Excerpted from THE ARAB HORSE, HIS COUNTRY AND PEOPLE
Chapter II- FOREIGN ESTIMATES OF THE ARABIAN
Major General W. Tweedie, 1894 England
from the Khamsat Volume Seven Number Two Apr/June 199?
“up to this point we have been chiefly occupied with the Arabian Horse in countries where he is regarded as the work and gift of Allah, which neither needs nor admits of improvement. But the time has arrived to consider another series of facts. The same breed commands almost an equal degree of admiration wherever it is known. The horse of nations with whom the world, if ever it was young, still is so, and for whom the “long results of time” are traditional and unwritten, is sought out by the most civilized Government for the improvement of their studs and the expansion of their empire and resources. Several of the greatest generals of modern Europe have shown a strong preference for Arab horses as chargers. In the courtly circles of Persia and India, this is the horse which is prized above all others. The point is, what do these familiar facts imply? Is the Arabian abroad a genuine good thing or an illusion? Is it is merits that have thus distinguished him, or chiefly his oriental associations, and he the circumstance that no one knows exactly where he comes from? Such are the questions which next await us; but first, it may be well to notice what has been said by others, both in favour of the Arabian breed and in depreciation of it.
The praises of Arabians by their owners which occur in popular books require to be received with abatement. Not only does admiration come more naturally than fault-finding, but the authors of Such passages have frequently been literary persons, without any very wide experience of horses. This applies to one of the prettiest and most frequently quoted references of the class alluded to — that in which, in his Narrative of a Journey through the Upper Provinces of India in 1824-5, the amiable Bishop Heber commended his Arab riding-horse.
No ancient or modern Church can bear comparison with the Church of England in the power of producing excellent preachers and parsons, who are also horsemen; but the author of “From Greenland’s Icy Mountains” represented a different phase of clerical life. There can be no question that, for one whose seat is not well down into the saddle, the Arabian is the pleasantest and the safest of all the chevaux de luxe of the world. No one can be called a coachmen who has never handled rougher teams than gentlemen’s ones, — never worked a coach, stage after stage, and grappled with them as they came — bolters, bo-kickers, and all sorts of reprobates. And neither should one whose equestrian experiences have been confined to Arabs make too sure that he is a horseman. While noting this, we would not be thought to suggest that the clientéle of the Arabian is in any considerable degree, formed of men who are not exactly centaurs. A far larger class of his admirers, in which are many of the strongest riders in the world, consists of those who, when they are in the saddle, have other things to think of than horsebreaking. An adjutant-general or an aide de-camp, whose charger is given to “sticking up,” as it is called, under saddle cannot perform his duty. We know as well as any one that Arabs also are sometimes difficult to ride. Even the gentlest have their little ways, especially with the timid; and we have known a few which would give any man an uneasy half hour, when it was inconvenient to treat them to all that they required to sober them — a right good gallop. But, as a rule, horses of this breed, when asked to go in one direction, do not insist on going in another direction, or fix themselves on their forelegs and curl up like hedgehogs. Their worst tantrums, compared, for example, with the sullen humours of the Australian buckjumper, remind us of the “Amaryllidis Iras.” If one or two of the many splendid Arabs which the late Emperor of the French collected had been preserved for his ill-starred son, the Prince Imperial, the fateful moment in Zululand would not have found him struggling with his charger.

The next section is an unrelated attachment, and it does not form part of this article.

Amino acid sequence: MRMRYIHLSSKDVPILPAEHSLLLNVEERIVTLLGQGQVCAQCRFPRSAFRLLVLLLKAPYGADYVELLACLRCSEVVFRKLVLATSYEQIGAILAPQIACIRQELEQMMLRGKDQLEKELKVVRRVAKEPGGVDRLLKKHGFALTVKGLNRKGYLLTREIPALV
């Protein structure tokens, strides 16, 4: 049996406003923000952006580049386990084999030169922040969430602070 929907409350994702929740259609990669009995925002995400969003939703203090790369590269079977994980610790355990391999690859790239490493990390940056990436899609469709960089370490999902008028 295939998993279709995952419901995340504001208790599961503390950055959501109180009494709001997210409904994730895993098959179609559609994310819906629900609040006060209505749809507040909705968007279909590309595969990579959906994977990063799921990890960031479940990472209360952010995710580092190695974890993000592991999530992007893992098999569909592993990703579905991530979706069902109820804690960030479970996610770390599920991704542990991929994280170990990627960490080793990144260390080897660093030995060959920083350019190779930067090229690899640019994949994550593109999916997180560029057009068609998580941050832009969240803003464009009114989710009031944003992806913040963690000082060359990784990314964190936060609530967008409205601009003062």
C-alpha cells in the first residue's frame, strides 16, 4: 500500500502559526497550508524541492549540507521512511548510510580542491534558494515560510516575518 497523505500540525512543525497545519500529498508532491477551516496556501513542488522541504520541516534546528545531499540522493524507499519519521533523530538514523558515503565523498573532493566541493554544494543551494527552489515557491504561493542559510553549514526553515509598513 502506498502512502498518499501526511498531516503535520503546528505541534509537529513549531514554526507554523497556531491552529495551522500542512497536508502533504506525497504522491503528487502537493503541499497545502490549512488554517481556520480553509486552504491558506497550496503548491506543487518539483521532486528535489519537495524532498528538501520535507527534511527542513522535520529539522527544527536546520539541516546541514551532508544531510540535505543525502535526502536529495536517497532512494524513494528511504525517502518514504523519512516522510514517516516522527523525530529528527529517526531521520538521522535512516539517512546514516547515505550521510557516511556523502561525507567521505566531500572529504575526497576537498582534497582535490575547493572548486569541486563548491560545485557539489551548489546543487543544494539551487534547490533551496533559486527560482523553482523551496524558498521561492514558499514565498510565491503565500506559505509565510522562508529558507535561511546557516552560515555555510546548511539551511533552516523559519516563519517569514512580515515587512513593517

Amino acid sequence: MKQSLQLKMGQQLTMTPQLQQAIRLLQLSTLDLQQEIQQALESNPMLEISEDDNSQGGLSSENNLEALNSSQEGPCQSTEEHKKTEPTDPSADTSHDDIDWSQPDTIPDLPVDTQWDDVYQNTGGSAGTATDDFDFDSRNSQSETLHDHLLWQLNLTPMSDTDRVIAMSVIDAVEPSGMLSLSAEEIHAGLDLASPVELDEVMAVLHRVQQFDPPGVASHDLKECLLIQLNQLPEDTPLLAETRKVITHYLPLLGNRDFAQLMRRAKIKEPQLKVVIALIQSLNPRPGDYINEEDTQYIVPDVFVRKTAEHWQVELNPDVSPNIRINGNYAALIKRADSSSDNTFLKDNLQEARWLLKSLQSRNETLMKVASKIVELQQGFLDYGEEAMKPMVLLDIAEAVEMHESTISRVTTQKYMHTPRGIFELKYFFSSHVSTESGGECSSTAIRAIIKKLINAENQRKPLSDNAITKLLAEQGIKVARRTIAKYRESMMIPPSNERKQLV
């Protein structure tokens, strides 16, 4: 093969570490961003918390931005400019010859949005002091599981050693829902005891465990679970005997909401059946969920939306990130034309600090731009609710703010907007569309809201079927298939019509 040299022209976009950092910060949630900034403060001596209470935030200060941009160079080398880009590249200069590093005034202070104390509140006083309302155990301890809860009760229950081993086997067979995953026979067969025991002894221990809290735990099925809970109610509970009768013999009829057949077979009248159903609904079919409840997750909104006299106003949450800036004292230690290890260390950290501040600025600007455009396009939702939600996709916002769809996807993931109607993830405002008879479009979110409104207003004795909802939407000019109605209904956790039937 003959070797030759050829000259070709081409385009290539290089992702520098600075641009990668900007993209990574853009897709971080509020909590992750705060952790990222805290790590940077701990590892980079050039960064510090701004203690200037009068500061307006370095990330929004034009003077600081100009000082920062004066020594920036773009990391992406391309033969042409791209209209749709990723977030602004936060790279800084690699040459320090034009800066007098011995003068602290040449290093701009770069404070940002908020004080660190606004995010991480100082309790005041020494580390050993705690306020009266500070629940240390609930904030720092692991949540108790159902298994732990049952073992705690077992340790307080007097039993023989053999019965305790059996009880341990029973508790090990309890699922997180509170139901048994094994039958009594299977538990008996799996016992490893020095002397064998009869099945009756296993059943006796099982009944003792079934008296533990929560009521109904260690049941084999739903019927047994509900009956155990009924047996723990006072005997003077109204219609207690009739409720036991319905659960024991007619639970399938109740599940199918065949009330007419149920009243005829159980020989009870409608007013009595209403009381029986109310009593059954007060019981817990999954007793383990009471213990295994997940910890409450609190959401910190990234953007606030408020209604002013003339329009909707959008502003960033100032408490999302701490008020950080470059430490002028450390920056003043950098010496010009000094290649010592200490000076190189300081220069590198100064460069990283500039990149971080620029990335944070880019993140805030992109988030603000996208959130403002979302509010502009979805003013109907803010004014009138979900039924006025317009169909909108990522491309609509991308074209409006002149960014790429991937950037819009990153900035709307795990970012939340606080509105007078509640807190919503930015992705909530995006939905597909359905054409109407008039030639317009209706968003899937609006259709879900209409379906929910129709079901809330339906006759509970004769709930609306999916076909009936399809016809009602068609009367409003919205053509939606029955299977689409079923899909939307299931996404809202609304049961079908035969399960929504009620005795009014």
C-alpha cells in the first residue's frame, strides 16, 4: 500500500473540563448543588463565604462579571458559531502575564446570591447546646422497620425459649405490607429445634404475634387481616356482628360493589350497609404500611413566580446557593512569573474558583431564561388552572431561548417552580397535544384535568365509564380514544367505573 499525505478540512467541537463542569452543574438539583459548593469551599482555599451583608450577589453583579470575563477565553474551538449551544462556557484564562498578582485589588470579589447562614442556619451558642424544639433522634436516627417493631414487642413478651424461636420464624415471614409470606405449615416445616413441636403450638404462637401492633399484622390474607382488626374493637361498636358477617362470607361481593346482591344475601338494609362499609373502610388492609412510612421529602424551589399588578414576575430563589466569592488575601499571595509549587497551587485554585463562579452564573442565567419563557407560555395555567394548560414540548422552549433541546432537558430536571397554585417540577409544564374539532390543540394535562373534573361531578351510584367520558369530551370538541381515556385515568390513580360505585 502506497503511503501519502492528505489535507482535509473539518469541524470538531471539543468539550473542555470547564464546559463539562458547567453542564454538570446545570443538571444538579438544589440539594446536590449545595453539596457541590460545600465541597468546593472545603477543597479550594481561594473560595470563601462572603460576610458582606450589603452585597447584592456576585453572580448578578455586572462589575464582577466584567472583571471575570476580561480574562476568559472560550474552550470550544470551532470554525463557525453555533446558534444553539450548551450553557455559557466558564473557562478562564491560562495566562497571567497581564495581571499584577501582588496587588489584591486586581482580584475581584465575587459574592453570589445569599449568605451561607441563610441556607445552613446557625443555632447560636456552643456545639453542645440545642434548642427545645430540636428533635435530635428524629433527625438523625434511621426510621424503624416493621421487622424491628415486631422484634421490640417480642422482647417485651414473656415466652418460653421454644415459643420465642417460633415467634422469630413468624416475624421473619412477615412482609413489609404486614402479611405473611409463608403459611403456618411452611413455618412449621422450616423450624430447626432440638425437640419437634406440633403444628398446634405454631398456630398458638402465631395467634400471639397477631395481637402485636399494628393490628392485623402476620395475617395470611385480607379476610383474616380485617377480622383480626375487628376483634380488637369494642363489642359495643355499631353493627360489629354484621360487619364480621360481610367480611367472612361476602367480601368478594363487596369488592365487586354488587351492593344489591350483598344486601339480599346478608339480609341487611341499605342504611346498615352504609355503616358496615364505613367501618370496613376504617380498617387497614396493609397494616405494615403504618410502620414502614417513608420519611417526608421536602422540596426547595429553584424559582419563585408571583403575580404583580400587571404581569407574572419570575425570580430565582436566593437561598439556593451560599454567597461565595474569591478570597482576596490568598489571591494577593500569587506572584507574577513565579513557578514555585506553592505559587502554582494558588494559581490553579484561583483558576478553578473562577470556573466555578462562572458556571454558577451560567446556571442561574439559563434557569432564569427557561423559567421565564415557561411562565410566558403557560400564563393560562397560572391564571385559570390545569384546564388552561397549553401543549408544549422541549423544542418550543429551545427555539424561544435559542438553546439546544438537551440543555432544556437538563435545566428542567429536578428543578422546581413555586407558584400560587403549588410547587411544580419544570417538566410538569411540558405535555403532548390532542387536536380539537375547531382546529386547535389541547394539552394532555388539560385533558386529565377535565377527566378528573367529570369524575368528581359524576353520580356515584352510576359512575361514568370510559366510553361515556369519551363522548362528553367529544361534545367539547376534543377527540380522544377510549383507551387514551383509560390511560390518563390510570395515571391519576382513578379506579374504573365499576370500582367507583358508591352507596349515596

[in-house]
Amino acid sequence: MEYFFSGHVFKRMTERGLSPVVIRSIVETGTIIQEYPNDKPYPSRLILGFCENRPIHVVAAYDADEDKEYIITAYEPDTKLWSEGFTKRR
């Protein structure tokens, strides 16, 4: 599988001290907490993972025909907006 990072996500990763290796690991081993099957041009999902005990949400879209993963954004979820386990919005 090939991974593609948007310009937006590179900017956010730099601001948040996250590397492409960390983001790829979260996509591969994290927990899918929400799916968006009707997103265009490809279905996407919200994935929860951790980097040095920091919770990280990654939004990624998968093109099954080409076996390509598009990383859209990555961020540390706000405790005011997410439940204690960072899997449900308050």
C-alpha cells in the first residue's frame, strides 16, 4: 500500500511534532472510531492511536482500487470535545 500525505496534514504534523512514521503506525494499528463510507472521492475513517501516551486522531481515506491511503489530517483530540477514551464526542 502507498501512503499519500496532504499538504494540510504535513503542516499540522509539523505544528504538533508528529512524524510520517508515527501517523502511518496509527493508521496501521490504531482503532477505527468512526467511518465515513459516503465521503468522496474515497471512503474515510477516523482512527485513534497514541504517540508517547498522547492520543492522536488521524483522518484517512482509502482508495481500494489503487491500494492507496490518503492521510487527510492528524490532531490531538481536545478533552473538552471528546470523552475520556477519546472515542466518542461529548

It should also be remembered that, ever since Great Britain took charge of India, the Arabian horse has enjoyed extraordinary opportunities of shining in the public service. India has been surveyed and settled, not by the Englishman alone, but by the Englishman and his horse. Important divisions of its cavalry armament — notably the Lancers of the Nizam’s country and the Central India Horse — obtain a large number of remounts from the Arab horse-marts of Bombay. In the brief but difficult campaign of 1856 in Persia, the straight swords and Arab horses of the Bombay Light Calvary demoralized the Shah’s forces. Chargers from the Euphrates have carried our soldiers to Candahar and Cabul, to Pekin and to Magdala. More recently, in Burma, where it is extremely difficult to keep foreign horses healthy, the cavalry of the Hyderabad Contingent added to the high reputation which it inherits.”